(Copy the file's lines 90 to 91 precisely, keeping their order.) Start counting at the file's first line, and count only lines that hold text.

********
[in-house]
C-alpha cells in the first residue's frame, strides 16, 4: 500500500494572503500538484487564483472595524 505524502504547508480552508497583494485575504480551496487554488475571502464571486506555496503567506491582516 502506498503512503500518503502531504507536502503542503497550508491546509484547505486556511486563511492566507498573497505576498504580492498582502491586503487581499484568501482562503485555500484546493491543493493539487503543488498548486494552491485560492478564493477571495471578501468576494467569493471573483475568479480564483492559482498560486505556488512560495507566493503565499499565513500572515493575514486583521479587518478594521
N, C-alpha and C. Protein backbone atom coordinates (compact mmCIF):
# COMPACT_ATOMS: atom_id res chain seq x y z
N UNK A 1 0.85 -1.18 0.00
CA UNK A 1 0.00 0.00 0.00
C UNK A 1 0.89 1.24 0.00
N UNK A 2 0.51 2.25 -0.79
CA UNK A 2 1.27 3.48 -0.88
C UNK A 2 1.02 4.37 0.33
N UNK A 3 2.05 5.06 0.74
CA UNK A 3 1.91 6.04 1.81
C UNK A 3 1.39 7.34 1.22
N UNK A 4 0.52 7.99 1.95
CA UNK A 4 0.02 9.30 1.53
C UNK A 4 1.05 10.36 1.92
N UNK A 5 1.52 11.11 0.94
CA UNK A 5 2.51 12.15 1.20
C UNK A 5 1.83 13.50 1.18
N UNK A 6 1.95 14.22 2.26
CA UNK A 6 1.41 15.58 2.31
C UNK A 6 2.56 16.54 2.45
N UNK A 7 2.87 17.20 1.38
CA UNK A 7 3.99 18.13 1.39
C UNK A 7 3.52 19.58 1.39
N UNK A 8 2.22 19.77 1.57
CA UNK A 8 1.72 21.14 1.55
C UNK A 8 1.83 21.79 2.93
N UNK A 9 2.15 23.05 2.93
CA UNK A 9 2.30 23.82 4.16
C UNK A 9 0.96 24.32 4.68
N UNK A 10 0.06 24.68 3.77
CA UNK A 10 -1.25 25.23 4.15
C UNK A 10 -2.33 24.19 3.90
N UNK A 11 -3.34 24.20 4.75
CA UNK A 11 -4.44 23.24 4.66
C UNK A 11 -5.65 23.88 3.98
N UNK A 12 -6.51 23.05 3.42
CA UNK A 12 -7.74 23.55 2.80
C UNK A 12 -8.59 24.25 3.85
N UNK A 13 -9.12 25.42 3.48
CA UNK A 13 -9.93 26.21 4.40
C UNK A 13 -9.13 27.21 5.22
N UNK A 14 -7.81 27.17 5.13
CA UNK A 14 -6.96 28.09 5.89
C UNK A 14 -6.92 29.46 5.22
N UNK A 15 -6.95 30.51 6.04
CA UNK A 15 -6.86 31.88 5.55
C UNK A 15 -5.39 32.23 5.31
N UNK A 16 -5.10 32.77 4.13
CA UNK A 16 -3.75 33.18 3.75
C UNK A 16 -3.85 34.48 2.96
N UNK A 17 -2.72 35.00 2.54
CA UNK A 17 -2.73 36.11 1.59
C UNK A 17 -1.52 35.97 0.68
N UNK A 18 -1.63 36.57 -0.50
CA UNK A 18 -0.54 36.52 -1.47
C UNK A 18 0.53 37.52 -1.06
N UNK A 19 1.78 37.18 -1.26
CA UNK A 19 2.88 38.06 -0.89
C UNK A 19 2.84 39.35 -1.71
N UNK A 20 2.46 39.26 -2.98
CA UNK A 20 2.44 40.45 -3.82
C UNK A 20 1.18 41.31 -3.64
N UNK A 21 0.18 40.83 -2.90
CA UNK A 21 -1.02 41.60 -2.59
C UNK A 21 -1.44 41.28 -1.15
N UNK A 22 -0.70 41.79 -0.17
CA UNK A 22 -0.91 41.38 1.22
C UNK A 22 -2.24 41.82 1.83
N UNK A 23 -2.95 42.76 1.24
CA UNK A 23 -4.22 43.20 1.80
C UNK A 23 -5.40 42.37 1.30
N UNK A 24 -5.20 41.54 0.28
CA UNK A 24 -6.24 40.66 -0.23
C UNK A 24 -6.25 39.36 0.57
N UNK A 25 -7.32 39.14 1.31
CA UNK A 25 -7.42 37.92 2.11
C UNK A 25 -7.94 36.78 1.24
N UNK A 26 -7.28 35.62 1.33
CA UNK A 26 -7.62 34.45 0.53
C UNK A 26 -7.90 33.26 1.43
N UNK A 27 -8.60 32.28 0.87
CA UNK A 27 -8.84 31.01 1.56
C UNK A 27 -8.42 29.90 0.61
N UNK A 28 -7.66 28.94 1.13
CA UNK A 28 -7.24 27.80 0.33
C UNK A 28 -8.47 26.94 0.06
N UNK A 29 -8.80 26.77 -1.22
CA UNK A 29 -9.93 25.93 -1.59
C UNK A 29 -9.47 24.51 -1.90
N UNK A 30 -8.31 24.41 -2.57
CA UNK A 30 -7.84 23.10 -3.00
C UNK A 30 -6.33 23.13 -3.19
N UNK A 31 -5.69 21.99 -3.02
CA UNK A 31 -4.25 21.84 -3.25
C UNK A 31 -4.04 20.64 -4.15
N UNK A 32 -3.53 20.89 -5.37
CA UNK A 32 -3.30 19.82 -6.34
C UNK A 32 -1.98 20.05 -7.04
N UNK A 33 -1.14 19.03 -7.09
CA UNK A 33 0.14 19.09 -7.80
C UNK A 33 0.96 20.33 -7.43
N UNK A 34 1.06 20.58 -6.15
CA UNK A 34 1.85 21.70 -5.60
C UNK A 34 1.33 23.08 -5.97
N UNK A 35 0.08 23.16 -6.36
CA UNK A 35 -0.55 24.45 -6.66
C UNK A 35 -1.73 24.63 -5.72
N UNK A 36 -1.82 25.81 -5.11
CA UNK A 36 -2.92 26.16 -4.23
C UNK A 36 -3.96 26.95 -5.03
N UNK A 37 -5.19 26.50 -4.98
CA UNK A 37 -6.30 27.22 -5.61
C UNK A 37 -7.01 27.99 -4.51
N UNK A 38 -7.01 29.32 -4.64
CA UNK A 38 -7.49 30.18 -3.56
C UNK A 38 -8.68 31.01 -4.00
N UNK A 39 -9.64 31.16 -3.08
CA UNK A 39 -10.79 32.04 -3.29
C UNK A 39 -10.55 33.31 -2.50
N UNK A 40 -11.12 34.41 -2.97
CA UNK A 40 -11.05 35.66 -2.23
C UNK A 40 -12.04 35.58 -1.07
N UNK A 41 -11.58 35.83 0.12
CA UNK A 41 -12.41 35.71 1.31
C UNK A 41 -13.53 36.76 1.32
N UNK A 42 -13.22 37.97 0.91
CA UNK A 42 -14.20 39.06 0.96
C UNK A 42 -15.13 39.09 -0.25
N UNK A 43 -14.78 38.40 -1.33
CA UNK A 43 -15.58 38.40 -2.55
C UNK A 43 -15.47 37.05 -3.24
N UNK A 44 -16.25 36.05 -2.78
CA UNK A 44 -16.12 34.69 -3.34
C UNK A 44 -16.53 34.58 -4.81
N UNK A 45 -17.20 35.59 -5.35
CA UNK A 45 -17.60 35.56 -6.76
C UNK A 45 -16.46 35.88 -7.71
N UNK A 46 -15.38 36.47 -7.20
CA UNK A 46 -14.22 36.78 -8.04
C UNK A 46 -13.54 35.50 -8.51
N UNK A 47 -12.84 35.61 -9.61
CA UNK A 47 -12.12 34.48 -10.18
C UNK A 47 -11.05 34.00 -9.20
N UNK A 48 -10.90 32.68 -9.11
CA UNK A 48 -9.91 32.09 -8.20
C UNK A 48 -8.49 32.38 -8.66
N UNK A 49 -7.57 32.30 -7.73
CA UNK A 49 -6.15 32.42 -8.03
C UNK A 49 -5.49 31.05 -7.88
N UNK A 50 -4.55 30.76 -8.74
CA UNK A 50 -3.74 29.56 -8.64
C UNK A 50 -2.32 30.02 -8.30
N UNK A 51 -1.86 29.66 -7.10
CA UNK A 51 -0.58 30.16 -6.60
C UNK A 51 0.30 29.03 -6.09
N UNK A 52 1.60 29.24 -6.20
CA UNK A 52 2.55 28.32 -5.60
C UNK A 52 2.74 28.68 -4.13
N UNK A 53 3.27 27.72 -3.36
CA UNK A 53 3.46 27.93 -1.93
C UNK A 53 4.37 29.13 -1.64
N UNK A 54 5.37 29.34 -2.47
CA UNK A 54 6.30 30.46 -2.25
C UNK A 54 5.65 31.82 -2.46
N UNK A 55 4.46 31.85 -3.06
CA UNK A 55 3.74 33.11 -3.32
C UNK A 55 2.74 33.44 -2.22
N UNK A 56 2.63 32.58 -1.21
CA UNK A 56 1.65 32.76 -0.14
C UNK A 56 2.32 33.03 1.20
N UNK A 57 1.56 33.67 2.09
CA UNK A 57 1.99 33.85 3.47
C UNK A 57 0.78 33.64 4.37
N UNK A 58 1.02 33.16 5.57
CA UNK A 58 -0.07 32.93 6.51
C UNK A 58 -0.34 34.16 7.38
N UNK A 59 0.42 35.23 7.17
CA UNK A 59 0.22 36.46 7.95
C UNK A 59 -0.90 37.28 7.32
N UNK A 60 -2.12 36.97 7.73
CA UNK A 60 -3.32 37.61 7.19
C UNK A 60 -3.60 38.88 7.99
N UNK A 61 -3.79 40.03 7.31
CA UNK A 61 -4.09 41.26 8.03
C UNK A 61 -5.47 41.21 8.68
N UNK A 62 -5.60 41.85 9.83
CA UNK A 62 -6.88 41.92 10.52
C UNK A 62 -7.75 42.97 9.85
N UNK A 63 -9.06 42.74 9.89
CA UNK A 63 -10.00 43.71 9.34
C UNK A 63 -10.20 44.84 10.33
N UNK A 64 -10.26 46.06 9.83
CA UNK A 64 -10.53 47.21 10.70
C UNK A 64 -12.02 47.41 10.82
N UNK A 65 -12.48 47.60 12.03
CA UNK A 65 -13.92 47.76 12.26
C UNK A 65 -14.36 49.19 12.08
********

CA UNK A 29 -9.93 25.93 -1.59
C UNK A 29 -9.47 24.51 -1.90